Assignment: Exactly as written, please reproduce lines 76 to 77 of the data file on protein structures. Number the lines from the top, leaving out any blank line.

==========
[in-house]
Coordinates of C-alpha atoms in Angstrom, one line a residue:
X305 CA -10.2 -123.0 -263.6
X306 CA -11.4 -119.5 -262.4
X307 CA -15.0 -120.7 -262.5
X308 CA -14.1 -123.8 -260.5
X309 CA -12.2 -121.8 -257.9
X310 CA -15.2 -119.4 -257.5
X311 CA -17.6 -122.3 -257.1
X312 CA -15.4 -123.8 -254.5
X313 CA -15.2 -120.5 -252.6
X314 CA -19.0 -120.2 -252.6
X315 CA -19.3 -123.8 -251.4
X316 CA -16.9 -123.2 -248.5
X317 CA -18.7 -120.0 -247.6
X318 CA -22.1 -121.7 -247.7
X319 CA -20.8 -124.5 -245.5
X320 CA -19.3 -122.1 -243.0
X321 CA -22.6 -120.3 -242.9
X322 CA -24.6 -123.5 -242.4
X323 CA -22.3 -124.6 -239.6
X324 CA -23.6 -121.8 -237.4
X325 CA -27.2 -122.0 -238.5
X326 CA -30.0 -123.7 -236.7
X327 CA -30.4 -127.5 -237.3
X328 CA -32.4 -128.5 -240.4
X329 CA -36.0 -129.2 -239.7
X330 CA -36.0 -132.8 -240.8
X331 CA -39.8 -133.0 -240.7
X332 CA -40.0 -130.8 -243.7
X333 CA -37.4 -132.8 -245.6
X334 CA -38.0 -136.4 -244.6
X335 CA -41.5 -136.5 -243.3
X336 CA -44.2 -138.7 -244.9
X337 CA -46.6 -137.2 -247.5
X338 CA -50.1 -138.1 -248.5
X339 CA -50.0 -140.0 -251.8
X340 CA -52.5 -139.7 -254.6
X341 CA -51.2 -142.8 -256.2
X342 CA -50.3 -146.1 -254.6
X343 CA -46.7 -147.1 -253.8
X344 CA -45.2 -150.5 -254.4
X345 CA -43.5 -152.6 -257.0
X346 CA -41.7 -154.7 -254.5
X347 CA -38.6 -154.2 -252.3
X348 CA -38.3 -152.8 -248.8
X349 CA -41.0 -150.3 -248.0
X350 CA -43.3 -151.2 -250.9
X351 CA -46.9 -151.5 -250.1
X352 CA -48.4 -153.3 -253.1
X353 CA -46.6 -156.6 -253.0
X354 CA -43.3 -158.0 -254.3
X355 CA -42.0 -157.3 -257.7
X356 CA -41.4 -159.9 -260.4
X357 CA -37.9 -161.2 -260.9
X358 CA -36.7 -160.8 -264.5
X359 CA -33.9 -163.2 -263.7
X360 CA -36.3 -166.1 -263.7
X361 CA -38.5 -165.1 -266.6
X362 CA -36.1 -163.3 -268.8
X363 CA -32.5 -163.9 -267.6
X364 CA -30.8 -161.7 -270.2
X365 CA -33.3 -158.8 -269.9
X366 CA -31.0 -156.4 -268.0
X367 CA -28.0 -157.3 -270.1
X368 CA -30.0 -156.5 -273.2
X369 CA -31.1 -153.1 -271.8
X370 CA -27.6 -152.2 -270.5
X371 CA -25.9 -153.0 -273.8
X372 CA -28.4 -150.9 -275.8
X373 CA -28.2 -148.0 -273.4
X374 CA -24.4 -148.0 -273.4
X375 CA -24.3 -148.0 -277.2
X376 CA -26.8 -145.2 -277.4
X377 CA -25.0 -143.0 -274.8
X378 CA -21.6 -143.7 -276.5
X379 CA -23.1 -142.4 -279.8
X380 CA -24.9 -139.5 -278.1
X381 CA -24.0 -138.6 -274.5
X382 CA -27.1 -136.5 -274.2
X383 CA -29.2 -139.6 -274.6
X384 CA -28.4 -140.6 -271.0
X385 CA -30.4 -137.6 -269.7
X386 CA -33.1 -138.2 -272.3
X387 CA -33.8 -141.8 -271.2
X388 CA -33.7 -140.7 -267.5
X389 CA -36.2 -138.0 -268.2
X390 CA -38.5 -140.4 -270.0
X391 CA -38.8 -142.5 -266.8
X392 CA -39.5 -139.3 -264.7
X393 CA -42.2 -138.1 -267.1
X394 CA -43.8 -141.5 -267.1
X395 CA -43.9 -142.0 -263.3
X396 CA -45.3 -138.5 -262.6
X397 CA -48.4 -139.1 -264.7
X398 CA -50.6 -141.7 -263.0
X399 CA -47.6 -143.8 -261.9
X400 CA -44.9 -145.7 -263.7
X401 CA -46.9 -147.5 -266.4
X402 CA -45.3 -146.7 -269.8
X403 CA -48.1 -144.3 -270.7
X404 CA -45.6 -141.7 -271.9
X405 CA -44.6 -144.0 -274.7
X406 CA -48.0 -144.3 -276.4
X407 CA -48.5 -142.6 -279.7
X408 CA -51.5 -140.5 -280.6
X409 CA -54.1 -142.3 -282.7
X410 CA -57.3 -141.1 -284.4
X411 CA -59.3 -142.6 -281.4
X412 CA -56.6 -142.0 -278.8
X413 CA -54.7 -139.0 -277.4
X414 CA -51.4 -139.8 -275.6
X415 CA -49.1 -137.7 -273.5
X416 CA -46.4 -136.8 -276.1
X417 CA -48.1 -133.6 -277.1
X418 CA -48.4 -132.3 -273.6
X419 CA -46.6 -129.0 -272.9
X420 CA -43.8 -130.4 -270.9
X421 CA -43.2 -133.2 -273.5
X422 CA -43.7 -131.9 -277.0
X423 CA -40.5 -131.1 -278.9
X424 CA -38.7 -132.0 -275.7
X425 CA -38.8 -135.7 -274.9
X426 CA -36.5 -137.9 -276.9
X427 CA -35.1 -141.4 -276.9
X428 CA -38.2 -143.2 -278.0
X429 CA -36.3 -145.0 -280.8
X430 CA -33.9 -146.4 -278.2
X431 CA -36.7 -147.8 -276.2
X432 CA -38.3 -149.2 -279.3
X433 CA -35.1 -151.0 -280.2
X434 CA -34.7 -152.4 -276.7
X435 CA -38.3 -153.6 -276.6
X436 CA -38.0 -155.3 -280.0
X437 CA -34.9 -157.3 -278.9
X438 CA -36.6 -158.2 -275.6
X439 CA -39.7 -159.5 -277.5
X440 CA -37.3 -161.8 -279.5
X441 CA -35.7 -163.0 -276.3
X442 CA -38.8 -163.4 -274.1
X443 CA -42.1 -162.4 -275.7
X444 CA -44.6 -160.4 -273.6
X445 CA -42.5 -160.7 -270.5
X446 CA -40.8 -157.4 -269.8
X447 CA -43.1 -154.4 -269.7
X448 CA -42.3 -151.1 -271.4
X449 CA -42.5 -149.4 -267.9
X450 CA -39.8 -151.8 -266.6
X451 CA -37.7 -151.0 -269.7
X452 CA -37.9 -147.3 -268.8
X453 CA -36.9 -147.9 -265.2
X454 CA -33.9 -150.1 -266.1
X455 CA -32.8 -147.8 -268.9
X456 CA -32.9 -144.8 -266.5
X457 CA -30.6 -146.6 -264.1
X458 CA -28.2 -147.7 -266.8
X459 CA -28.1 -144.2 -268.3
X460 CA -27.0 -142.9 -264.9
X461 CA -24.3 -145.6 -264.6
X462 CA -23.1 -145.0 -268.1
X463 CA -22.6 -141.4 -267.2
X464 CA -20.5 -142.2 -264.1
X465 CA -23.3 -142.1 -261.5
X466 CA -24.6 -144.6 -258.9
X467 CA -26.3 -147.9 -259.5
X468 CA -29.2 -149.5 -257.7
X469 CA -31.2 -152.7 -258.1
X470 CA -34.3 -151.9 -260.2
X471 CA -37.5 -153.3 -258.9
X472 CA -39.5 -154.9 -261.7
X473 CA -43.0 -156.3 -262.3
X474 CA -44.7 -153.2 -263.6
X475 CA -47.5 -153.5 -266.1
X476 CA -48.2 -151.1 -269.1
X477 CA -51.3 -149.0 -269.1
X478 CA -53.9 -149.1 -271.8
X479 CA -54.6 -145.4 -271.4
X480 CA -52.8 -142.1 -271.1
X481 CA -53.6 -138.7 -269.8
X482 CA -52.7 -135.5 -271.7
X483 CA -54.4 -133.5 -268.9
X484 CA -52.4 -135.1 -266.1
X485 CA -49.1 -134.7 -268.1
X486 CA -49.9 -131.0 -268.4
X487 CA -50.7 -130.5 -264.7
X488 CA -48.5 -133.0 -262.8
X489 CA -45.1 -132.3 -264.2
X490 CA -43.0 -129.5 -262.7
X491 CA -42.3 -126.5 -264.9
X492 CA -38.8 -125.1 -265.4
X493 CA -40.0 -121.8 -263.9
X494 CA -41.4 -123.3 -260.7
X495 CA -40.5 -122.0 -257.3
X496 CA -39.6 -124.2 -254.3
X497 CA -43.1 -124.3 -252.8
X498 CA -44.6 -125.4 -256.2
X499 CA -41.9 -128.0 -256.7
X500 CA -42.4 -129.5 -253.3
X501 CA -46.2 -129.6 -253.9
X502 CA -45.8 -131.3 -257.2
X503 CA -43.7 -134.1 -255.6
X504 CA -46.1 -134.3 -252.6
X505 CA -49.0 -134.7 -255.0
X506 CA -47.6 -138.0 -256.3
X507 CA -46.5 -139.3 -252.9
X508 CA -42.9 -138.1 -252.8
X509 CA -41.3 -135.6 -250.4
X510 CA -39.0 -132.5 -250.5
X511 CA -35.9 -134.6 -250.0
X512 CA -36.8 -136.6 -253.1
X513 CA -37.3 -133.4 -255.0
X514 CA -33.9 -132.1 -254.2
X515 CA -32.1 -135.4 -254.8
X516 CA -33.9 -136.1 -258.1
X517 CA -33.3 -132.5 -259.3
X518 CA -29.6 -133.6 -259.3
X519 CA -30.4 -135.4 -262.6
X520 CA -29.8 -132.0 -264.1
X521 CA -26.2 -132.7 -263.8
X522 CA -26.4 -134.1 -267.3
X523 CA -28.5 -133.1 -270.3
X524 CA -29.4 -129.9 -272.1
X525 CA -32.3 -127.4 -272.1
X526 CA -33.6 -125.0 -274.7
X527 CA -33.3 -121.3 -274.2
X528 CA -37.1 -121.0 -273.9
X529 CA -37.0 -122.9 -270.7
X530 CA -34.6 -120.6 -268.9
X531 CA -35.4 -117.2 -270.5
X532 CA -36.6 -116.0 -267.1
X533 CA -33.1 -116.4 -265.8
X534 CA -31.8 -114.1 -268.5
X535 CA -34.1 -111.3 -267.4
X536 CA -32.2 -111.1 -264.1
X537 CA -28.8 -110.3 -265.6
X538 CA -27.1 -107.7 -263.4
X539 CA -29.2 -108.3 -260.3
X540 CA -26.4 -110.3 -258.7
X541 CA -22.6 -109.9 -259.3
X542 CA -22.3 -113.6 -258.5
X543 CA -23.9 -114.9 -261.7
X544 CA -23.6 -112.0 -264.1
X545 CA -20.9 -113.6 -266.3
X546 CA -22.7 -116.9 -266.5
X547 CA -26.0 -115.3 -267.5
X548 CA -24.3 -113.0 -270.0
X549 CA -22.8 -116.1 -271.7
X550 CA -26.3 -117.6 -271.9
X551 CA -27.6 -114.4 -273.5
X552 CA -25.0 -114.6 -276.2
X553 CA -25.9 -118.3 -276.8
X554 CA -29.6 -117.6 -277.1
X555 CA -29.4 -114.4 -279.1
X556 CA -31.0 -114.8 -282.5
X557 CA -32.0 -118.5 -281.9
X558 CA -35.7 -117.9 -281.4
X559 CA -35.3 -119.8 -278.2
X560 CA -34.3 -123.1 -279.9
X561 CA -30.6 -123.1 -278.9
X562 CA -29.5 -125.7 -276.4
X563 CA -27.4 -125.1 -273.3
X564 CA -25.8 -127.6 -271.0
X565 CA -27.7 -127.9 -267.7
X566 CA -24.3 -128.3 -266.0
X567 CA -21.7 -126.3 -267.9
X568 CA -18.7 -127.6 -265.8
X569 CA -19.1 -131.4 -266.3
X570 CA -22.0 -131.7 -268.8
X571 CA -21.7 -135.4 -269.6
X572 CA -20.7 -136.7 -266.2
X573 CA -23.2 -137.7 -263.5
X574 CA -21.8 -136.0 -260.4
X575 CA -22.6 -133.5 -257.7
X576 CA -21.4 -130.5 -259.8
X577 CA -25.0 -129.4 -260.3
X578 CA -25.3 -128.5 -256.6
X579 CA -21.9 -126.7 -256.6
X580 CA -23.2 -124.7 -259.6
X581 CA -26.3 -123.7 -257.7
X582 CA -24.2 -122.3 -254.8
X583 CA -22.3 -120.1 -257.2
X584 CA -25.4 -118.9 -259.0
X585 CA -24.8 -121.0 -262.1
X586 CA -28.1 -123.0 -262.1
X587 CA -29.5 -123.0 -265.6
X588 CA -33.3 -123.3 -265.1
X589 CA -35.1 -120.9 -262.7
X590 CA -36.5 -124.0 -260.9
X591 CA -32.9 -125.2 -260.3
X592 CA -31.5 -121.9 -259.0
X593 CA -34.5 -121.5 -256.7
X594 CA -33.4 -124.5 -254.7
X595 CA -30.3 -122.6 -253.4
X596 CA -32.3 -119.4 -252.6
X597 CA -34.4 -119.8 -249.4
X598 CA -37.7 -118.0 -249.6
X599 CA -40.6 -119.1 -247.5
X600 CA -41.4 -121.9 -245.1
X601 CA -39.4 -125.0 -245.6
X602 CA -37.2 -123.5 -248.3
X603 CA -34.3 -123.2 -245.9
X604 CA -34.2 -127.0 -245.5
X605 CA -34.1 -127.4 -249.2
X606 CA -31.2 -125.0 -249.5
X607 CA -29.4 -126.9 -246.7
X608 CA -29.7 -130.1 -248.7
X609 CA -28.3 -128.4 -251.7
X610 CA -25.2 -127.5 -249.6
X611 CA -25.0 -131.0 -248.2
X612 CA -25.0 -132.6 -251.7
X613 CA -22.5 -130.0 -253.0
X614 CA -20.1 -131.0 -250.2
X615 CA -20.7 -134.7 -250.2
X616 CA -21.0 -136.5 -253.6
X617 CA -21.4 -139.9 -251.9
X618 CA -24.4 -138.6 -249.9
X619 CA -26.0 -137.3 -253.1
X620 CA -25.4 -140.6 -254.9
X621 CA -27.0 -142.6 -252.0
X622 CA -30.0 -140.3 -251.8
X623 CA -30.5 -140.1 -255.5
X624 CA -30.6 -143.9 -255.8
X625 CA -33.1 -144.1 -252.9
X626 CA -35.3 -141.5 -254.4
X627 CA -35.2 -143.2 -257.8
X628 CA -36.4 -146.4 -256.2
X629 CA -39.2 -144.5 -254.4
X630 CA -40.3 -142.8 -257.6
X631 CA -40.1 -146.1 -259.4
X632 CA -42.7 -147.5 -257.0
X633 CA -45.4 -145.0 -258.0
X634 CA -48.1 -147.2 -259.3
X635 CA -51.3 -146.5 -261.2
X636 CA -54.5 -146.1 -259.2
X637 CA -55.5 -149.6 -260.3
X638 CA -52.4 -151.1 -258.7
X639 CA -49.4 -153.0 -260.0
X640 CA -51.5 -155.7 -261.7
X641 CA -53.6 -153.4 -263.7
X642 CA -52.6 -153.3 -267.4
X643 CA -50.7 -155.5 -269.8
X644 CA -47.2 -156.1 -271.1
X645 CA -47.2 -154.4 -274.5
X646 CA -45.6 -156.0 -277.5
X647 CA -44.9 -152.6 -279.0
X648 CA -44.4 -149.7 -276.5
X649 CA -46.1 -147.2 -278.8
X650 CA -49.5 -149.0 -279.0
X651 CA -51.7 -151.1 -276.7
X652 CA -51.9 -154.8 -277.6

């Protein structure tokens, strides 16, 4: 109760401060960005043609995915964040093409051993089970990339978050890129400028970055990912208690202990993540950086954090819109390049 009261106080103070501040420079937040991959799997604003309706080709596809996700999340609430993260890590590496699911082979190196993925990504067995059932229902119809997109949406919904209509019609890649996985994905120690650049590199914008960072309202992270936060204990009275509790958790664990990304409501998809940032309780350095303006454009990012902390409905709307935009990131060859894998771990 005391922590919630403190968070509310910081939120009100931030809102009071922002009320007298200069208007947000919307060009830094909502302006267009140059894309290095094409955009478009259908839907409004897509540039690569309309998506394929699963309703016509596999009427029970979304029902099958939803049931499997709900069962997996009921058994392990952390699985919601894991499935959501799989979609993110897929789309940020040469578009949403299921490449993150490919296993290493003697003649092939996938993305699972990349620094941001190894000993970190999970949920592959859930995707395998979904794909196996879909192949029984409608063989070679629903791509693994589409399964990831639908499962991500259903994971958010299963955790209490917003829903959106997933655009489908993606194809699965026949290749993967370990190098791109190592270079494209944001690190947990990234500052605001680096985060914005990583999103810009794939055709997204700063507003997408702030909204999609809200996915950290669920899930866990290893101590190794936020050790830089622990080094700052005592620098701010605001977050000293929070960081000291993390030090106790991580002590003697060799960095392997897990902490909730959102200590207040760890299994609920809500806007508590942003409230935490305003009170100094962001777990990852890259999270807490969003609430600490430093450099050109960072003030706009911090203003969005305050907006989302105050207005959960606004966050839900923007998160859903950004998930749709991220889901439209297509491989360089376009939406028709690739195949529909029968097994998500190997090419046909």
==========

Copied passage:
X378 CA -21.6 -143.7 -276.5
X379 CA -23.1 -142.4 -279.8